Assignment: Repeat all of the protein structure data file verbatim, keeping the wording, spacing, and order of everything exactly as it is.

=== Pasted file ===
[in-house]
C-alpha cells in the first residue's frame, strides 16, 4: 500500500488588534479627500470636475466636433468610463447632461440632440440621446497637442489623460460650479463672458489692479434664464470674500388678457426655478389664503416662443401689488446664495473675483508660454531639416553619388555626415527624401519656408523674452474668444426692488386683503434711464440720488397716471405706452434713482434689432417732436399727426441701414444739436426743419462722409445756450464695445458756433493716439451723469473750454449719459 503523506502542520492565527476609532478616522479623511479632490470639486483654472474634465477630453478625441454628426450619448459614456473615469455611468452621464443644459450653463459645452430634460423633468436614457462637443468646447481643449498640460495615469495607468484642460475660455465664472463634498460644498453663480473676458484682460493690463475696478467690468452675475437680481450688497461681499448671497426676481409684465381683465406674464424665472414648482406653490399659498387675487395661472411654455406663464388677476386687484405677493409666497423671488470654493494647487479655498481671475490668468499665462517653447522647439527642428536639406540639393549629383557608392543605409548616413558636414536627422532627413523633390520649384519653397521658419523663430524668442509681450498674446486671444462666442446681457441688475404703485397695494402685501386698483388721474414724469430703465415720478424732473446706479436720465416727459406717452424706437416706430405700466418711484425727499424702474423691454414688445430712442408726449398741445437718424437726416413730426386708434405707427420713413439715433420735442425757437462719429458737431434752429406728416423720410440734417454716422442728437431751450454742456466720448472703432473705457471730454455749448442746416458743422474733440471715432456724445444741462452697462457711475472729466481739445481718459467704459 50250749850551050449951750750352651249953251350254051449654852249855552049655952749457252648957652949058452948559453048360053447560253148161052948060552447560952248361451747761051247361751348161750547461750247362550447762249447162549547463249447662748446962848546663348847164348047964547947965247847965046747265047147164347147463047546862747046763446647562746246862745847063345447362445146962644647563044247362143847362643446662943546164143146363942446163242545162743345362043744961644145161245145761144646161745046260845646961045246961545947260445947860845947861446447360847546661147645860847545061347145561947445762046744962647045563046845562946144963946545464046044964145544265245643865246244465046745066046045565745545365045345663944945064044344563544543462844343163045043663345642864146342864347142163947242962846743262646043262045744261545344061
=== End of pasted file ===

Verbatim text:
[in-house]
C-alpha cells in the first residue's frame, strides 16, 4: 500500500488588534479627500470636475466636433468610463447632461440632440440621446497637442489623460460650479463672458489692479434664464470674500388678457426655478389664503416662443401689488446664495473675483508660454531639416553619388555626415527624401519656408523674452474668444426692488386683503434711464440720488397716471405706452434713482434689432417732436399727426441701414444739436426743419462722409445756450464695445458756433493716439451723469473750454449719459 503523506502542520492565527476609532478616522479623511479632490470639486483654472474634465477630453478625441454628426450619448459614456473615469455611468452621464443644459450653463459645452430634460423633468436614457462637443468646447481643449498640460495615469495607468484642460475660455465664472463634498460644498453663480473676458484682460493690463475696478467690468452675475437680481450688497461681499448671497426676481409684465381683465406674464424665472414648482406653490399659498387675487395661472411654455406663464388677476386687484405677493409666497423671488470654493494647487479655498481671475490668468499665462517653447522647439527642428536639406540639393549629383557608392543605409548616413558636414536627422532627413523633390520649384519653397521658419523663430524668442509681450498674446486671444462666442446681457441688475404703485397695494402685501386698483388721474414724469430703465415720478424732473446706479436720465416727459406717452424706437416706430405700466418711484425727499424702474423691454414688445430712442408726449398741445437718424437726416413730426386708434405707427420713413439715433420735442425757437462719429458737431434752429406728416423720410440734417454716422442728437431751450454742456466720448472703432473705457471730454455749448442746416458743422474733440471715432456724445444741462452697462457711475472729466481739445481718459467704459 50250749850551050449951750750352651249953251350254051449654852249855552049655952749457252648957652949058452948559453048360053447560253148161052948060552447560952248361451747761051247361751348161750547461750247362550447762249447162549547463249447662748446962848546663348847164348047964547947965247847965046747265047147164347147463047546862747046763446647562746246862745847063345447362445146962644647563044247362143847362643446662943546164143146363942446163242545162743345362043744961644145161245145761144646161745046260845646961045246961545947260445947860845947861446447360847546661147645860847545061347145561947445762046744962647045563046845562946144963946545464046044964145544265245643865246244465046745066046045565745545365045345663944945064044344563544543462844343163045043663345642864146342864347142163947242962846743262646043262045744261545344061